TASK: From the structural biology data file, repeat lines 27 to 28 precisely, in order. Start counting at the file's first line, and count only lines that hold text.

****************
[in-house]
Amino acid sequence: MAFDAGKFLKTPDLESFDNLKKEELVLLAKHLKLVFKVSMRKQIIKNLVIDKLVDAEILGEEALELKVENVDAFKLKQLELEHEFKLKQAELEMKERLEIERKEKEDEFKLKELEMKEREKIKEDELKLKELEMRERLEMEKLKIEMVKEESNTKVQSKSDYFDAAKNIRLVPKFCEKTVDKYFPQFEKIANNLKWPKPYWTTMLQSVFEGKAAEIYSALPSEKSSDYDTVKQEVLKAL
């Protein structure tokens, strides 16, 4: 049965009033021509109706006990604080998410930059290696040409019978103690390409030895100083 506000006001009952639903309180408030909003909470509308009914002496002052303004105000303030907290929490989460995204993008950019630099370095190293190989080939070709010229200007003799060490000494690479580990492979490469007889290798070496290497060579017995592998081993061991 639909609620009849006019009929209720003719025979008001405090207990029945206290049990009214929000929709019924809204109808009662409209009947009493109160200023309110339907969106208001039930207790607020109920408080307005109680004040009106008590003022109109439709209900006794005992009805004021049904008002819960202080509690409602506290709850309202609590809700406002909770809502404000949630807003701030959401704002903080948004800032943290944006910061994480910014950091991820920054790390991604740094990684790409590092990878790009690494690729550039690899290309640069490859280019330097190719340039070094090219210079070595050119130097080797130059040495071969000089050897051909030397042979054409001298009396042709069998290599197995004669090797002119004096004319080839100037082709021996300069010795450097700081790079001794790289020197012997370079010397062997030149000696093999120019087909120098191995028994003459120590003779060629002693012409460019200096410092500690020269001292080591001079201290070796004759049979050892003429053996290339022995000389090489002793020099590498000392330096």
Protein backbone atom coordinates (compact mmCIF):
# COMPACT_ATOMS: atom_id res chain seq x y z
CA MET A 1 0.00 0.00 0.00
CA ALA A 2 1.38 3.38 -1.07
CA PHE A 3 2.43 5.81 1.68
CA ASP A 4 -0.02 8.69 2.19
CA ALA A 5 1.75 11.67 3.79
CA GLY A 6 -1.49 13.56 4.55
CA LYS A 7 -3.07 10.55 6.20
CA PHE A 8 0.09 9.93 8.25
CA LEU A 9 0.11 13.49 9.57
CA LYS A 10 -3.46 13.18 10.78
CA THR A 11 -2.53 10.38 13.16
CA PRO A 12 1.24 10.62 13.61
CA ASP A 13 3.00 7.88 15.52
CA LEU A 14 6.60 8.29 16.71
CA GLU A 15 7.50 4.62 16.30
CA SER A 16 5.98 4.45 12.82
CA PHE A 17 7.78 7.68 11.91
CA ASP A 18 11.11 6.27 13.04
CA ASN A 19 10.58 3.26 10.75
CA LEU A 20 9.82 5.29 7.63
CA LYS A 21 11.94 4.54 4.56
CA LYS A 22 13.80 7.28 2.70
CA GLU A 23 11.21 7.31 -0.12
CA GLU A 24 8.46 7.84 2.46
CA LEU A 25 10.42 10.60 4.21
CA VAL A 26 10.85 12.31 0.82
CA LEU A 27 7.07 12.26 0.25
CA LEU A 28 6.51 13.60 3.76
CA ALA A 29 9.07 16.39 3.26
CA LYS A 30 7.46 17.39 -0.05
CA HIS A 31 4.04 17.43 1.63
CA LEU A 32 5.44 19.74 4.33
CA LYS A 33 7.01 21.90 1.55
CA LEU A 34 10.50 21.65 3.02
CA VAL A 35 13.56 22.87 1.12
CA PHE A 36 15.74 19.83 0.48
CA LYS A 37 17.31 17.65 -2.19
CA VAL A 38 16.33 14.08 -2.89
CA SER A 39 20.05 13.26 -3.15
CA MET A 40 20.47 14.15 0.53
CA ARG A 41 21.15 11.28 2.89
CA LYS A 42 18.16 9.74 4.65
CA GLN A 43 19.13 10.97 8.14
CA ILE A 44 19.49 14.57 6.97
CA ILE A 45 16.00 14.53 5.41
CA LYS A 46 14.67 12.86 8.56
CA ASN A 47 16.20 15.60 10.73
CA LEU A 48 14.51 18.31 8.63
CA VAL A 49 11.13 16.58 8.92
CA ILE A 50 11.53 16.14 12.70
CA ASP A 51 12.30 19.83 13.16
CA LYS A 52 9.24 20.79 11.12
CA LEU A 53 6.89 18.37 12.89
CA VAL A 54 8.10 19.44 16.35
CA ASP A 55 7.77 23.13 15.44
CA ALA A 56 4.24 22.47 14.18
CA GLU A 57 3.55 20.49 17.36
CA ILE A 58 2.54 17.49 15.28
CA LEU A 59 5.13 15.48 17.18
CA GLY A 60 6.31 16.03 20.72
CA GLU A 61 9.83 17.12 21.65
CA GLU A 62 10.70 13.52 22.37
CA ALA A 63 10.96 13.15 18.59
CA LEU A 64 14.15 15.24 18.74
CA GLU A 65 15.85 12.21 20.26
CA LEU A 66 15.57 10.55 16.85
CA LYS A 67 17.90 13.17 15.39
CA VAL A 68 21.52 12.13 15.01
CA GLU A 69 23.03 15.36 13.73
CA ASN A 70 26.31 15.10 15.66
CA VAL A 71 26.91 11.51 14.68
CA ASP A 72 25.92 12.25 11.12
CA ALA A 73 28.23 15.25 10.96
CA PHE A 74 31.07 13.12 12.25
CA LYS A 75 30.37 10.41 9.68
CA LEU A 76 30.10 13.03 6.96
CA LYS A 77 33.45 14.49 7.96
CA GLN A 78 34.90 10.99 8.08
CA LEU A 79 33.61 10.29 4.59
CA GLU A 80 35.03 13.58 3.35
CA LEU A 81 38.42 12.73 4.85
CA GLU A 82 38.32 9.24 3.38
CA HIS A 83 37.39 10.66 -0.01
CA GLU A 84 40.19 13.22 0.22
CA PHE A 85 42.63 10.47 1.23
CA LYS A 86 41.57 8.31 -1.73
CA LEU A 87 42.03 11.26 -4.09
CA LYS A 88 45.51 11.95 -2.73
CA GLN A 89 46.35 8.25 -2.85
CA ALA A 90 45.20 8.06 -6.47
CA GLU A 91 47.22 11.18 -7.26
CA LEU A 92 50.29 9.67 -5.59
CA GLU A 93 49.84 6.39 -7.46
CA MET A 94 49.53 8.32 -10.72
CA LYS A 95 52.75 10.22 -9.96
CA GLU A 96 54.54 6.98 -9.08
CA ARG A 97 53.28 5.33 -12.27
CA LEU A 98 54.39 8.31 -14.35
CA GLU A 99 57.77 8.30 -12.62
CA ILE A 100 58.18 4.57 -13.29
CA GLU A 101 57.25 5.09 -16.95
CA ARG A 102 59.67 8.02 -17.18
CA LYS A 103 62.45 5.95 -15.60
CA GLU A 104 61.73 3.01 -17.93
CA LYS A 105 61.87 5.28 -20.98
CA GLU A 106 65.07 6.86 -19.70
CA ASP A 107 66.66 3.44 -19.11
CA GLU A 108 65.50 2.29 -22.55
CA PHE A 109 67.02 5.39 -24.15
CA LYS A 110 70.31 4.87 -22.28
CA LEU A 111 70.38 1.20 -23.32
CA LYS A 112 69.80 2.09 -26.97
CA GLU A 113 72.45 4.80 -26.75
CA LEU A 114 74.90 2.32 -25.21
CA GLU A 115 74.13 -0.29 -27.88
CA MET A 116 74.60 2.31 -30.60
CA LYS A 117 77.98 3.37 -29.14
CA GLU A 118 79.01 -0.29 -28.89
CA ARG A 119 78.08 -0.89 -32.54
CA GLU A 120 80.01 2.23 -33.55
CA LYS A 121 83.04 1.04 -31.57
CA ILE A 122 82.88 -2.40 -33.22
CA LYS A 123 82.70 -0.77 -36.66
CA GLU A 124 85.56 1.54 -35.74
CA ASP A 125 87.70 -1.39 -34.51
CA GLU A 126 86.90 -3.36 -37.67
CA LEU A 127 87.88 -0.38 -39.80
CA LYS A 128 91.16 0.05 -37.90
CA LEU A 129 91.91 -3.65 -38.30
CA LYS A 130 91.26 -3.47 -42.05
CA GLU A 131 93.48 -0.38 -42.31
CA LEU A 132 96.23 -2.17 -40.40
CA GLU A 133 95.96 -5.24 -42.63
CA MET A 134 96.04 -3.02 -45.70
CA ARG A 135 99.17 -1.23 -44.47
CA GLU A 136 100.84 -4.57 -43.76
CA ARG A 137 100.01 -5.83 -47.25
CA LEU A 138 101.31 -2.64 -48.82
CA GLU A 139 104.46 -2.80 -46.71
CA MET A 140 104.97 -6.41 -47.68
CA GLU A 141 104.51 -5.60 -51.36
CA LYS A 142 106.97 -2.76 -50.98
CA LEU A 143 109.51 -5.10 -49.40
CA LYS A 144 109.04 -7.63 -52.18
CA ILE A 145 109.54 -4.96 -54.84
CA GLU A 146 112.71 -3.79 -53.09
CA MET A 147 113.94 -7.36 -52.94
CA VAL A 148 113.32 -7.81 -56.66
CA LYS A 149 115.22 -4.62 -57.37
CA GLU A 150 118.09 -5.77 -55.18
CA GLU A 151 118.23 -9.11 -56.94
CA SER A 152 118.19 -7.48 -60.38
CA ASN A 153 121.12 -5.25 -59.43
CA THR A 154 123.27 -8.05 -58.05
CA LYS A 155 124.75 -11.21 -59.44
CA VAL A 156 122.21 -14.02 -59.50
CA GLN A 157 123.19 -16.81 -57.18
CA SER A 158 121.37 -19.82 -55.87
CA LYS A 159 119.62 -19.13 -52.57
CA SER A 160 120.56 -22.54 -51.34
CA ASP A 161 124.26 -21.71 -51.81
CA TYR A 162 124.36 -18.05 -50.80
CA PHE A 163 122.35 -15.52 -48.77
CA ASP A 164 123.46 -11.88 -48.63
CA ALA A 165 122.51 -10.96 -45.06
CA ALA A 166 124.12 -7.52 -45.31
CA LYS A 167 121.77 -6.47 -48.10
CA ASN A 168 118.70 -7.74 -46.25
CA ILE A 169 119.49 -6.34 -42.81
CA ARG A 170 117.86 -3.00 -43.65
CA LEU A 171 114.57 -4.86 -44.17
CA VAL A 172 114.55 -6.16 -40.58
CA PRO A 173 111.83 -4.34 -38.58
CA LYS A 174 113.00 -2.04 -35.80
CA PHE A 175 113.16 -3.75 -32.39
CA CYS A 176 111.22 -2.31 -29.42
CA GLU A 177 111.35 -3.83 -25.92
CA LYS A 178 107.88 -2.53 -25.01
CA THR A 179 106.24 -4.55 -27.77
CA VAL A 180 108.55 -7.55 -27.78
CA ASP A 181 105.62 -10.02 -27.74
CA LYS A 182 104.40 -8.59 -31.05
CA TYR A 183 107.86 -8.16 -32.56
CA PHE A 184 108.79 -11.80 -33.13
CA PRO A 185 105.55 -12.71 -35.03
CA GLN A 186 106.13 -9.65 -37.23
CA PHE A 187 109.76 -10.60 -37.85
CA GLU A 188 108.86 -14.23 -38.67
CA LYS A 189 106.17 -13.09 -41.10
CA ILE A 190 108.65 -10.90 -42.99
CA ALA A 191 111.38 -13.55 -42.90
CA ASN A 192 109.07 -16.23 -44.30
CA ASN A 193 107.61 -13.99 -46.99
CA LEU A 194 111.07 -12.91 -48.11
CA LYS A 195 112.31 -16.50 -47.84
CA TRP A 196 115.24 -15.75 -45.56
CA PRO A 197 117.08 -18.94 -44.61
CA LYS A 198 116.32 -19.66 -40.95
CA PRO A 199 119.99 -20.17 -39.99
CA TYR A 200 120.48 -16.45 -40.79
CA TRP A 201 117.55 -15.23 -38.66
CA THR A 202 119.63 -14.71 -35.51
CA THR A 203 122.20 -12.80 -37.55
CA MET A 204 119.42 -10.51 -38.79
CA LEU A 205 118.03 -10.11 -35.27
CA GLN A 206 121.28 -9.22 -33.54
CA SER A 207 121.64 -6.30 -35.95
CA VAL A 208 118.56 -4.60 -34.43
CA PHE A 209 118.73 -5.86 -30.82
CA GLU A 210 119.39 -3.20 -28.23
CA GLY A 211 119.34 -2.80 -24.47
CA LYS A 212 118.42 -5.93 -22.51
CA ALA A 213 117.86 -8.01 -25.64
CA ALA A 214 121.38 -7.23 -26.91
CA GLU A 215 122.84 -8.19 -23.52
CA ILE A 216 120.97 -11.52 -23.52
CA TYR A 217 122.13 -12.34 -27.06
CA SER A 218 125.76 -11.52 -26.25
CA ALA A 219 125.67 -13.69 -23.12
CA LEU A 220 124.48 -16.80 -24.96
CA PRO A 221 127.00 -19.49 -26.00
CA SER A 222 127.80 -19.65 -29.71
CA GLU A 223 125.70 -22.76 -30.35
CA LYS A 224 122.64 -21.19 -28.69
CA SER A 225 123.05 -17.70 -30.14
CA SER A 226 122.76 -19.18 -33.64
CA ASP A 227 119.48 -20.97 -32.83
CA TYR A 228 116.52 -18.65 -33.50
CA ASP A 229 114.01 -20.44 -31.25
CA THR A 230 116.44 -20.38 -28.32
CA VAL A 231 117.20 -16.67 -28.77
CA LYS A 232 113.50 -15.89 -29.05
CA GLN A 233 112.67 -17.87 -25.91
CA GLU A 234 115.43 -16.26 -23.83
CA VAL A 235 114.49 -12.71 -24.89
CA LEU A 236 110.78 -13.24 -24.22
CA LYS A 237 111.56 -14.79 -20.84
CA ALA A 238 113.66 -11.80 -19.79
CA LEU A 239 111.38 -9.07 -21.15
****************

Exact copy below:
CA LYS A 22 13.80 7.28 2.70
CA GLU A 23 11.21 7.31 -0.12